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» StrataBlog» Financial Literacy – Owners and Strata Corporations
March 20, 2015

Financial Literacy – Owners and Strata Corporations

 

The following is intended to benefit interested readers by promoting discussion and should not be construed as legal or tax advice.

Financial Literacy has become a topic for our times. It is well known that personal debt levels have been unsustainable for some time, and that fraud generally, and harm such as from financial abuse by loved ones and caregivers against seniors, are growing problems. In addition, the following findings give cause for concern:

2009 Statistics Canada:

  • 49% of Canadians have no budget
  • 31% struggle to meet bills and credit card obligations
  • 60% do not know how much their retirement will cost

2010 Task Force on Financial Literacy:

  • Half of adults struggle with math and numbers in practical affairs
  • Lack of awareness of life events impact on finances
  • Lack of trust and understanding of available financial information

Unprecedented in the world, in April 2014, Canada created the federally appointed role of Financial Literacy Leader, with a mandate to develop national strategy and provide the country’s population with better fraud protection and money management skills.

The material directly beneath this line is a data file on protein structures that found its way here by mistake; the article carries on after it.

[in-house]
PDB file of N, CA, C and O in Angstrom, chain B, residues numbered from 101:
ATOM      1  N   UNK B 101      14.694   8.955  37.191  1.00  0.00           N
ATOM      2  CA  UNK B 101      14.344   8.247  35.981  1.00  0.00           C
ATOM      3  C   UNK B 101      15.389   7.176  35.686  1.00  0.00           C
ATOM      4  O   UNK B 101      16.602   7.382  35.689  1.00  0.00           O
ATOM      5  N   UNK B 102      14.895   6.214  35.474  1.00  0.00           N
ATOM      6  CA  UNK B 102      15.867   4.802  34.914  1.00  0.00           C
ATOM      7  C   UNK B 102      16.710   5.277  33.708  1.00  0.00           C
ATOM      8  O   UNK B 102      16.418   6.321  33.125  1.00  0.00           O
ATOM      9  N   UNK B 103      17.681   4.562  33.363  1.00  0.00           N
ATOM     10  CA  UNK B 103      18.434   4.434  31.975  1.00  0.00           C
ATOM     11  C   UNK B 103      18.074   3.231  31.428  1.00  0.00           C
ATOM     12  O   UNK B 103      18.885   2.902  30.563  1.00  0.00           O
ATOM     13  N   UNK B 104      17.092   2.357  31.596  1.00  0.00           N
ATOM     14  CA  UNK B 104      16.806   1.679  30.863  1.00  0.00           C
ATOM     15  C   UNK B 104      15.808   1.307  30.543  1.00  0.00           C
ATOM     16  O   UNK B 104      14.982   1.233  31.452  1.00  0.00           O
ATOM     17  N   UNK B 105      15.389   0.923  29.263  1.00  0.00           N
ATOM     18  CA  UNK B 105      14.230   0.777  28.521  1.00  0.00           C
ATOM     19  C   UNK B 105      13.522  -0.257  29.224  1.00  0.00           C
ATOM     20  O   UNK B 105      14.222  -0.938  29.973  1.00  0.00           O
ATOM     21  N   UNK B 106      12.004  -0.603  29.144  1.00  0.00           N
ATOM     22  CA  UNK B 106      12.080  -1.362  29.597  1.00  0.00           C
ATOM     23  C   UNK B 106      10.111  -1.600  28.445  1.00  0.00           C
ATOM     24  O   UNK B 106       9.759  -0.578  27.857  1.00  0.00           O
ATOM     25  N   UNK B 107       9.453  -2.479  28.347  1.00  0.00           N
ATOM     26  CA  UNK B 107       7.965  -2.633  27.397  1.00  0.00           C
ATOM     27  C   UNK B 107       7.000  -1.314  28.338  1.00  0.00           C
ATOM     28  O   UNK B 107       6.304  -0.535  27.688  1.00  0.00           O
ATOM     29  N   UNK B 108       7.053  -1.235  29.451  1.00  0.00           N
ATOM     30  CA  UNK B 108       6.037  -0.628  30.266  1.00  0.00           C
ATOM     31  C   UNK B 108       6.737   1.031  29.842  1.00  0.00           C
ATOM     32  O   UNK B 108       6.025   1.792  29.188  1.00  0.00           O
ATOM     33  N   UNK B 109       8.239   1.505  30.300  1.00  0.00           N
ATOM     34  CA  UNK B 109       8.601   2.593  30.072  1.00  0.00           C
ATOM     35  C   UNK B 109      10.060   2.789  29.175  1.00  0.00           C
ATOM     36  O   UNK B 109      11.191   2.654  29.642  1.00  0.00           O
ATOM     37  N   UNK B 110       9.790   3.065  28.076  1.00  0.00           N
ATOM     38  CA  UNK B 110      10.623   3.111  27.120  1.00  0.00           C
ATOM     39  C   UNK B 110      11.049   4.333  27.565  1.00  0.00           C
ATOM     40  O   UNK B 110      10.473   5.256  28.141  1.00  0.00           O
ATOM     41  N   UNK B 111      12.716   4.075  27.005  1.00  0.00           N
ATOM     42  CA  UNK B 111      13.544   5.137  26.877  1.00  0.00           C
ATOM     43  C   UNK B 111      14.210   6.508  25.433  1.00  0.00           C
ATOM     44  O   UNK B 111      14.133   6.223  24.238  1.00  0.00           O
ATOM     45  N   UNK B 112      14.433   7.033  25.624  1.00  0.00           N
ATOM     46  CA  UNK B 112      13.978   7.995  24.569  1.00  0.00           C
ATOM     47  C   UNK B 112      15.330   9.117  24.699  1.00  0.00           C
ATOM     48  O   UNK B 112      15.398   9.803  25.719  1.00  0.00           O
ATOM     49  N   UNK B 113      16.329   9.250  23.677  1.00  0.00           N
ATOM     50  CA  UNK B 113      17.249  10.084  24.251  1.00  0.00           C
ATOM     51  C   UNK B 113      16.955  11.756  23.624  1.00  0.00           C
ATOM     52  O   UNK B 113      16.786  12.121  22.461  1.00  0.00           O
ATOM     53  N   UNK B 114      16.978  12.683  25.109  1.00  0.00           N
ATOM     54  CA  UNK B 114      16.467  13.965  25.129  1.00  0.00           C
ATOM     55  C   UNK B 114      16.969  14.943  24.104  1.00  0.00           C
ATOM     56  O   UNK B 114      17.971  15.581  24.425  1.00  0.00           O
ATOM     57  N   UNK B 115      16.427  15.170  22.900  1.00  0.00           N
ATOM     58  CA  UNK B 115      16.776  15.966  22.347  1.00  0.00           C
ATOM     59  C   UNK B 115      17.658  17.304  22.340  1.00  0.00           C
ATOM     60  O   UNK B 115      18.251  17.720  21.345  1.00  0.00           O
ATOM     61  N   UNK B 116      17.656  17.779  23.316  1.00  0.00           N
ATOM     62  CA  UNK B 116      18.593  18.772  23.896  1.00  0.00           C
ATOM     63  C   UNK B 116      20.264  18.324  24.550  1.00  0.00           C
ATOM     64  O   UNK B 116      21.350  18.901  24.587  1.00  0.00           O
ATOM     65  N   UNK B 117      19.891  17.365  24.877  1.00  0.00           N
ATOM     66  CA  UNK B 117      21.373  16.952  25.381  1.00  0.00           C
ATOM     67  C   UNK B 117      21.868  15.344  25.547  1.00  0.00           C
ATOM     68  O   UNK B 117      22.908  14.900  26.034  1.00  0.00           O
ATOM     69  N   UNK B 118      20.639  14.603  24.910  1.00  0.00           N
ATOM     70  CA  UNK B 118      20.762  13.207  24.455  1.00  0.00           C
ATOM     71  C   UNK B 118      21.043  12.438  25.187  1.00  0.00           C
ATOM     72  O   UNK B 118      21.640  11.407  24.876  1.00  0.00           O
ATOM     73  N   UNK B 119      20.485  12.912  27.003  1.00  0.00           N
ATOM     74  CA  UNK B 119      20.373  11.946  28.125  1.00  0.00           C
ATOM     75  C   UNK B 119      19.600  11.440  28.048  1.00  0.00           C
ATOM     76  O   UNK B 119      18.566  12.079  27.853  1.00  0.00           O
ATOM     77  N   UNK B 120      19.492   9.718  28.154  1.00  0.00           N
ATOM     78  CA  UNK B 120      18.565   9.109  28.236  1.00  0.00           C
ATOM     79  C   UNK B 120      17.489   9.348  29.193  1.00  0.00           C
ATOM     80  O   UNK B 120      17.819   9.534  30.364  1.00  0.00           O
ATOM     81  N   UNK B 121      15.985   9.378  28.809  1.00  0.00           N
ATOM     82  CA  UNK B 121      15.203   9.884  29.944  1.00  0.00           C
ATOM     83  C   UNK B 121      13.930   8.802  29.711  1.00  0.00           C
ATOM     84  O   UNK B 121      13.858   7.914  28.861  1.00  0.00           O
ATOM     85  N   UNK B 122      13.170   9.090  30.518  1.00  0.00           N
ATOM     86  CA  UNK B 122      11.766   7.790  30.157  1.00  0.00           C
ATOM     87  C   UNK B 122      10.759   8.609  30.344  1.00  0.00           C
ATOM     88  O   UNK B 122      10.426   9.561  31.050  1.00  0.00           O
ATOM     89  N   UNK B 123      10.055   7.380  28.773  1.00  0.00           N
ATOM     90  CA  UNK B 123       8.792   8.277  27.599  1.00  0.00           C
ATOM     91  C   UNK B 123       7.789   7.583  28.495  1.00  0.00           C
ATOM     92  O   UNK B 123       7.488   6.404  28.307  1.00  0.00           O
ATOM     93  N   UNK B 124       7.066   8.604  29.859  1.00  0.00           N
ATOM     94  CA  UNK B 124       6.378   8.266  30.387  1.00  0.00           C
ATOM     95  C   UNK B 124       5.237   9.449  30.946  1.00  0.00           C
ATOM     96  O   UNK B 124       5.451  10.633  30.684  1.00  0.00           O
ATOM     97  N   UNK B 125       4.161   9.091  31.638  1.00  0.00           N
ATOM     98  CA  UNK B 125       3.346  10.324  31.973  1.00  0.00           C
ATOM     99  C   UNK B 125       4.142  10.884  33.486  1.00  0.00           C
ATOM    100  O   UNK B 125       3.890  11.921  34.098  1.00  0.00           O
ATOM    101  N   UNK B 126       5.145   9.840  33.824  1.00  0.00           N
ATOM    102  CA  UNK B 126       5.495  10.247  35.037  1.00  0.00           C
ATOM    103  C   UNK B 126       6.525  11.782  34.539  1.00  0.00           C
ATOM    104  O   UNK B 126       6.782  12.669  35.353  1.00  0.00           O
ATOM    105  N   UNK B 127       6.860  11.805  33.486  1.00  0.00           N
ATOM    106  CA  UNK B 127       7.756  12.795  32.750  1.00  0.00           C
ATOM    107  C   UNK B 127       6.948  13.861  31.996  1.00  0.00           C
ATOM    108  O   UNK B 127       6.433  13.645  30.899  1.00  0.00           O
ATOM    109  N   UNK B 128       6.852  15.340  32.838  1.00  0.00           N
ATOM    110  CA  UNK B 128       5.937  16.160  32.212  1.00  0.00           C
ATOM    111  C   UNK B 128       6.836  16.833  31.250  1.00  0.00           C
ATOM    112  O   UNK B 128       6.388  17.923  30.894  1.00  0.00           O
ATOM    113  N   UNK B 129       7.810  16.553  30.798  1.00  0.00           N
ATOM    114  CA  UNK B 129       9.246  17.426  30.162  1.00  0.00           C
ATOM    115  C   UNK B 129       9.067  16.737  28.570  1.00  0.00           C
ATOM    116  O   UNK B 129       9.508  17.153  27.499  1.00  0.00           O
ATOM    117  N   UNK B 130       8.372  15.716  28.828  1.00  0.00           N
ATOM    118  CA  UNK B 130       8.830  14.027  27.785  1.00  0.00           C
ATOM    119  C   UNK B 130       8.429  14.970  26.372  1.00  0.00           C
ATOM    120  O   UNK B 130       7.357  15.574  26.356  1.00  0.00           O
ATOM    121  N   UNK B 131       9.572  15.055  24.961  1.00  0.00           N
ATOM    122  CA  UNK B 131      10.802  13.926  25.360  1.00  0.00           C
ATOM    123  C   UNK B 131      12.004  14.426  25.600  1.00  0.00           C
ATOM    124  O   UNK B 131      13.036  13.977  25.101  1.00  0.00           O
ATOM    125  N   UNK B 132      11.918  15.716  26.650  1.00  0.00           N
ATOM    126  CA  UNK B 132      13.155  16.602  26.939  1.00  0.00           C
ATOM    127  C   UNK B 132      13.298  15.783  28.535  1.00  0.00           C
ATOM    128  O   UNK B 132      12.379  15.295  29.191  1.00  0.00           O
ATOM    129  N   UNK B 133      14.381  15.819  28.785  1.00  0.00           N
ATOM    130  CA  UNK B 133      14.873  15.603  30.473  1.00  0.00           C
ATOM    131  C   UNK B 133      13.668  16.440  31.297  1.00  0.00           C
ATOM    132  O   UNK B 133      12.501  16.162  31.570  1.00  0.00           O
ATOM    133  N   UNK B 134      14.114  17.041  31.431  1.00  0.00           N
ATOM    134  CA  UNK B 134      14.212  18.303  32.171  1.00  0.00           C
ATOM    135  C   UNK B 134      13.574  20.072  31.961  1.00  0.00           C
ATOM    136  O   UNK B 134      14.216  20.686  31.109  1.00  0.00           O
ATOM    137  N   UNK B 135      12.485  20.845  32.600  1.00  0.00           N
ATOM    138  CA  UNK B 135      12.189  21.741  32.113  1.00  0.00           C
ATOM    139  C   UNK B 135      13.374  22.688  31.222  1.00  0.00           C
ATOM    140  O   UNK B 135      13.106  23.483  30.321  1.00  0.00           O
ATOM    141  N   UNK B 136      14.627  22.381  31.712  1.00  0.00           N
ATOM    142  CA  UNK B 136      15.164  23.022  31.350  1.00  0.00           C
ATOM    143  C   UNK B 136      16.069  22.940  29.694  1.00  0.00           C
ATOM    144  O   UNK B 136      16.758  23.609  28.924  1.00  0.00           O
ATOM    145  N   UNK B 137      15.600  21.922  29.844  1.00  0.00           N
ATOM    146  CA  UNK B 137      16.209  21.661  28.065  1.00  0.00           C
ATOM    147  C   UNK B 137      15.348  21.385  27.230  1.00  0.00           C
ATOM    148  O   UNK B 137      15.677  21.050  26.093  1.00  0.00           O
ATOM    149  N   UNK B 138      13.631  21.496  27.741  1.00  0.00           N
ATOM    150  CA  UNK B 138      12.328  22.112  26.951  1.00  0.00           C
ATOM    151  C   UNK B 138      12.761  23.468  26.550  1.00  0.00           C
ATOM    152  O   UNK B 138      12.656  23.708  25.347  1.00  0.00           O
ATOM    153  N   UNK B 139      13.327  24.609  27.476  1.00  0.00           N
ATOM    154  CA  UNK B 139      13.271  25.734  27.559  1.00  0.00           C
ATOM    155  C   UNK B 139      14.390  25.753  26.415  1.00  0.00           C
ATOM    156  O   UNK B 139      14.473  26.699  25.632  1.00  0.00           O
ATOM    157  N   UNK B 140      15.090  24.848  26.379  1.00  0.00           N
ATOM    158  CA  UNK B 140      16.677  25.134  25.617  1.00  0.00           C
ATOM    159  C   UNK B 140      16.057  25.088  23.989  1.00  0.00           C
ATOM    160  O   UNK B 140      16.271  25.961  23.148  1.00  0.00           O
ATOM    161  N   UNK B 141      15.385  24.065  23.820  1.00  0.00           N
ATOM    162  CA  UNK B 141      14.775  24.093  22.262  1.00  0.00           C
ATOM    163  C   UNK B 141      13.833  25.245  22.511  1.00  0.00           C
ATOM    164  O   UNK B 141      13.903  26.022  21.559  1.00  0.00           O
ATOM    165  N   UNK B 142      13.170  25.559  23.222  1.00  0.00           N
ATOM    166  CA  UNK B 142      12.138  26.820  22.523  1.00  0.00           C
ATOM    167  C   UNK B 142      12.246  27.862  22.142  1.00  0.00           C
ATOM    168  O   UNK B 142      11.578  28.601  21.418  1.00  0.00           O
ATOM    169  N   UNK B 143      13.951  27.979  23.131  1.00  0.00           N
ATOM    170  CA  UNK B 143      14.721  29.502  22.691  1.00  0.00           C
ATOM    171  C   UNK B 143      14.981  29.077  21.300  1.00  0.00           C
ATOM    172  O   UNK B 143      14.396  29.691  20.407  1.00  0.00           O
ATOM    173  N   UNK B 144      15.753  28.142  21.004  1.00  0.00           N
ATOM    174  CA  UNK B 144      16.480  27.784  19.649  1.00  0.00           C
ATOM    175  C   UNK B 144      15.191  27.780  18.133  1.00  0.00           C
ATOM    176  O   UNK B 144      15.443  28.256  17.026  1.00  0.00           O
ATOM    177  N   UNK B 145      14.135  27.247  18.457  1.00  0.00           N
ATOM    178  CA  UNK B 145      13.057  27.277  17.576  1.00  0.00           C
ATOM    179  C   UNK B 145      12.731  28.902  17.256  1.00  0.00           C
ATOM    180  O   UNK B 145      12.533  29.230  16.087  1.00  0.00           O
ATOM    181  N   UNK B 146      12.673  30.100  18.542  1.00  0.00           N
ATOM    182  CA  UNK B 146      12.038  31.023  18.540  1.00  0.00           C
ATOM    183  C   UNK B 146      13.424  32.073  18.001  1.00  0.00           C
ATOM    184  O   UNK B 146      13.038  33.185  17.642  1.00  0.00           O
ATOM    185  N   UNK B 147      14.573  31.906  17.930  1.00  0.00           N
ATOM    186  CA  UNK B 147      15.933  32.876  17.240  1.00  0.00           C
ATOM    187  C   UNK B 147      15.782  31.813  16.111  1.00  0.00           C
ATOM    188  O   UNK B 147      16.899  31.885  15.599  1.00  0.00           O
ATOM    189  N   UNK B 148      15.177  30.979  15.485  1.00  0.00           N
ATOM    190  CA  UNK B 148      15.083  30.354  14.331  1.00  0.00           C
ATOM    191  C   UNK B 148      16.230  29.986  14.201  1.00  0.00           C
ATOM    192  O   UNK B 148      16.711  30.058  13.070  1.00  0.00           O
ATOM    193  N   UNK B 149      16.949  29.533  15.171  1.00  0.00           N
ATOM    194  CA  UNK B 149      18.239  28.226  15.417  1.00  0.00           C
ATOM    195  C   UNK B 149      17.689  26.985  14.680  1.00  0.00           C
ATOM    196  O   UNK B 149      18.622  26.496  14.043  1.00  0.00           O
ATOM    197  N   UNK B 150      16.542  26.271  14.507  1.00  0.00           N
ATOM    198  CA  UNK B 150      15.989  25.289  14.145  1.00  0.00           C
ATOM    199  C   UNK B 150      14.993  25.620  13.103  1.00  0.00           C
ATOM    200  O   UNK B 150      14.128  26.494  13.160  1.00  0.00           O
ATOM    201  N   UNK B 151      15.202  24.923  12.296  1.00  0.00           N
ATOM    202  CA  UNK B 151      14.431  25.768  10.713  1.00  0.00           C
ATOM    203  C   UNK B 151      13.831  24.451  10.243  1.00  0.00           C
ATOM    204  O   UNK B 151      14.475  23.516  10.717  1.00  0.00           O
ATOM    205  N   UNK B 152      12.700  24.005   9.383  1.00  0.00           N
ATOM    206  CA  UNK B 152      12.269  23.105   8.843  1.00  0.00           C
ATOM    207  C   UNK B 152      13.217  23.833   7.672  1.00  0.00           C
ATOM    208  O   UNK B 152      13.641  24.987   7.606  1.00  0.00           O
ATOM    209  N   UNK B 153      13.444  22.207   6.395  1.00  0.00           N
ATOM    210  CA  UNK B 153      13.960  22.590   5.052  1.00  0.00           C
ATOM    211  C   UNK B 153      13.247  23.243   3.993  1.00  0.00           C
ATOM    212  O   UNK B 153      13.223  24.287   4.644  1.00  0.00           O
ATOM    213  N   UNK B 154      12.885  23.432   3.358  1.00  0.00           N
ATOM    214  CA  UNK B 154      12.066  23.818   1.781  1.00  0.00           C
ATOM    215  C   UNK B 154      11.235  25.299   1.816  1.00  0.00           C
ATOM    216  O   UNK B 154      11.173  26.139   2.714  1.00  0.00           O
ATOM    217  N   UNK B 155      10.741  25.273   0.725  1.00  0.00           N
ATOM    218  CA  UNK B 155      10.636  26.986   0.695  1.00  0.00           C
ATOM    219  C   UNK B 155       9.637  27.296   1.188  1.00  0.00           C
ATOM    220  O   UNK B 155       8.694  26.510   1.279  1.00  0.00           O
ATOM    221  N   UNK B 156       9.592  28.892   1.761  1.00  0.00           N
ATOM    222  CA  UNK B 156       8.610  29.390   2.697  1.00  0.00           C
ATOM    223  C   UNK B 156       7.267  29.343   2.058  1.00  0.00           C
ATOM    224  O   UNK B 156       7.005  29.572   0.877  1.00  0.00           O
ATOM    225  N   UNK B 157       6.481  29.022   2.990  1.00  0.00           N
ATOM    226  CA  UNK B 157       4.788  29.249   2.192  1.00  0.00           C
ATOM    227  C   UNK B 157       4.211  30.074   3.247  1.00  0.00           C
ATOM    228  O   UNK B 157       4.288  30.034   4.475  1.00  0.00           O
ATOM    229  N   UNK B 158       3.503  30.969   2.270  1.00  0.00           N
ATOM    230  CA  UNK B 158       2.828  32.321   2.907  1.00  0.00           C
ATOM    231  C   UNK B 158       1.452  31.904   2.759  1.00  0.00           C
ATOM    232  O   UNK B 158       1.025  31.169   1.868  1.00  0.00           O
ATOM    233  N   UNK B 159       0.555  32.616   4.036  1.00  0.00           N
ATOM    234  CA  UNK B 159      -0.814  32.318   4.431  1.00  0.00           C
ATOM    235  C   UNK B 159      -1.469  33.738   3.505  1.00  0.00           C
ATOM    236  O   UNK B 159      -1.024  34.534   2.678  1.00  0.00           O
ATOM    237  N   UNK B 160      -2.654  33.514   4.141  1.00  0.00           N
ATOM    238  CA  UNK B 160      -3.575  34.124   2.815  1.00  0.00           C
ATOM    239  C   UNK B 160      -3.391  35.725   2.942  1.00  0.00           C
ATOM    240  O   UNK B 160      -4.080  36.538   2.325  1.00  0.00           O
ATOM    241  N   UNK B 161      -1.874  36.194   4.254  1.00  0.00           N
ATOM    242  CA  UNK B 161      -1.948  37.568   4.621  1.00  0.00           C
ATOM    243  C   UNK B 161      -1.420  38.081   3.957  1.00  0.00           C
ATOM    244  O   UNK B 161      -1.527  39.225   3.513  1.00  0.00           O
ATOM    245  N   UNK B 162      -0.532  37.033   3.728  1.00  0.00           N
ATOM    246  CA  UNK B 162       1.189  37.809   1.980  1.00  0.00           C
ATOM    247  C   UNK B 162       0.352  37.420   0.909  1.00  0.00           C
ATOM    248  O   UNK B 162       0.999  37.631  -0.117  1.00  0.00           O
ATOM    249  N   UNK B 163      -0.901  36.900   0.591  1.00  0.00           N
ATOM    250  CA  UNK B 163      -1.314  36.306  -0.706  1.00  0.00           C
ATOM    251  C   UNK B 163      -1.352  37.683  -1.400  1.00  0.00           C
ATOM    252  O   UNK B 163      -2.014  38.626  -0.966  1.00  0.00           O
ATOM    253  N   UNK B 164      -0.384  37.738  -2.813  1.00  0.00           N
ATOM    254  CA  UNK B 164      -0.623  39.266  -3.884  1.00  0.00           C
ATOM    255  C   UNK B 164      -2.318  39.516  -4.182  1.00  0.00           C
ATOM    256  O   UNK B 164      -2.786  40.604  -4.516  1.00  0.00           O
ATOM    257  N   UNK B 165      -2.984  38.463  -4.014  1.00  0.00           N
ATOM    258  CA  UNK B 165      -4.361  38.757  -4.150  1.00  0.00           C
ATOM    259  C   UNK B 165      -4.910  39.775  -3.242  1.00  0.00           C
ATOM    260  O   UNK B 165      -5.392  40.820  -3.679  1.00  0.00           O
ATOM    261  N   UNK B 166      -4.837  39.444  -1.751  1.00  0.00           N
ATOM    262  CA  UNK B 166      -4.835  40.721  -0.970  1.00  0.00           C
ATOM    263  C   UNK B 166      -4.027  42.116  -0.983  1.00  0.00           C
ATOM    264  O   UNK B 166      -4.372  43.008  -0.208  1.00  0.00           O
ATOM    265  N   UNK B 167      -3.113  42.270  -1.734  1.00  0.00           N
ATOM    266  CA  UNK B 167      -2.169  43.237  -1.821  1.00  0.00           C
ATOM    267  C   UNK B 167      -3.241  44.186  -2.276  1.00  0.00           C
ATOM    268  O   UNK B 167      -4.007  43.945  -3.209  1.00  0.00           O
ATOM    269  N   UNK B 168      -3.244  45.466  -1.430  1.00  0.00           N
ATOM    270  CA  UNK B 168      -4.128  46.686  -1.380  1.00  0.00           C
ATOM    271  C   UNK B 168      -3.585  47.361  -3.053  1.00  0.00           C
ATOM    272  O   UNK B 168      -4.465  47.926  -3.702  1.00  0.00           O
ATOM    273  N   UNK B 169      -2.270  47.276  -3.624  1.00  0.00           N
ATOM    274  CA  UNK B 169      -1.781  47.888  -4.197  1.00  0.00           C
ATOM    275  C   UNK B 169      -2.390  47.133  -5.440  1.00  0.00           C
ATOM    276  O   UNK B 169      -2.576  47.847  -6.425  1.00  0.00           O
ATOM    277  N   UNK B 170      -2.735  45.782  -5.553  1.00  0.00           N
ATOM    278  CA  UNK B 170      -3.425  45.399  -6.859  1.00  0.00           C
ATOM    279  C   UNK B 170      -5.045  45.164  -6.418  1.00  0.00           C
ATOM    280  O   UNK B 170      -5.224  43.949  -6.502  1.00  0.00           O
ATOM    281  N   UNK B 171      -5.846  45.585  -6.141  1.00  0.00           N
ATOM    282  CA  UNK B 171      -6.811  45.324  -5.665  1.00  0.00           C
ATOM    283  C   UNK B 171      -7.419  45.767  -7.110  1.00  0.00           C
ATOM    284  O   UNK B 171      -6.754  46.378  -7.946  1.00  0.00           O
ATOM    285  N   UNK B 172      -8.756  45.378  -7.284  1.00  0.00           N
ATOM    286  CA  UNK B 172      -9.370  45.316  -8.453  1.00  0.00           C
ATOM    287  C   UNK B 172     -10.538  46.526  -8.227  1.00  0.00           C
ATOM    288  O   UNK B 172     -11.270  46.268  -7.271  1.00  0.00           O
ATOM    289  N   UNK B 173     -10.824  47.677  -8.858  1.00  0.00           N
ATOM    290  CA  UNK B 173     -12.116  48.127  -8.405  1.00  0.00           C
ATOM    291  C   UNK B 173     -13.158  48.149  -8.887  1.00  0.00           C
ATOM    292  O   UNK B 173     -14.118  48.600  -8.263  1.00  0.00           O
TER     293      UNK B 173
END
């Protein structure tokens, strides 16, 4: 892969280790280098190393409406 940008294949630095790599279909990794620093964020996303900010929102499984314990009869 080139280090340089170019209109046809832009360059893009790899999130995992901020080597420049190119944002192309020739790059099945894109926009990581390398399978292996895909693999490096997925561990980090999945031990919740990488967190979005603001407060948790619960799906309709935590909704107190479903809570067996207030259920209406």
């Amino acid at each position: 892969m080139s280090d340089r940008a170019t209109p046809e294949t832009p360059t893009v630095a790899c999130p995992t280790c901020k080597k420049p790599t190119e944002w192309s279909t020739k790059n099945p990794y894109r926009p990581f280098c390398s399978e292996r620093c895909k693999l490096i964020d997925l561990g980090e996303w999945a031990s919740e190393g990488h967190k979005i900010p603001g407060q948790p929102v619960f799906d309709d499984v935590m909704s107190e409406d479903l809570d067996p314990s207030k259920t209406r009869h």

https://www.cpacanada.ca/en/connecting-and-news/cpa-magazine/articles/2014/November/Giving-currency-to-FinLit

Practically speaking, for Strata Corporations, Financial Literacy’s impact is in maintaining liquidity to manage and maintain your common property. The Strata’s interest is not best served when fees cannot be collected in a timely manner.

Our interest goes further to those of the Owners themselves; services that, while not contrary to Provincial regulations so far as we have been able to determine, tempt consumers with the option to use credit card accounts to maintain their strata fee obligations. In keeping with many other consumer stimuli, this approach assumes that because something is technically possible, it must also be in your best interest. Not so fast.

The fee (typically 2.75%) is justified as a small price to pay for the convenience; it is even suggested that the points reward system many credit cards offer would offset or exceed these fees. However, basic common sense should tell us that if such a core obligation as your strata fee cannot be maintained on a cash basis, more credit is not the answer.

The introduction of new financial intermediaries stretches the integrity and accountability of the trust fund environment, and should not be necessary.

In a typical professionally managed scenario, the principals consist of the Strata Owner, the Strata Corporation, the licensed brokerage, and the financial institution which holds their trust accounts.  These principals are fully capable of arranging pre-authorized and self-serve financial options and are accountable to applicable law. The introduction of a pay-by-credit card service presents three more entities: the service facilitator, the credit card company (Visa, AMEX), and an additional merchant gateway (similar conceptually to a “PayPal”, with a better example for this context being “Optimal Payments”).

 

Neil Sideen is a CGA/CPA and Controller at C& C Property Group Ltd.

C & C Property Group Ltd. is a strata property management companies with clients in the metro Vancouver area

 

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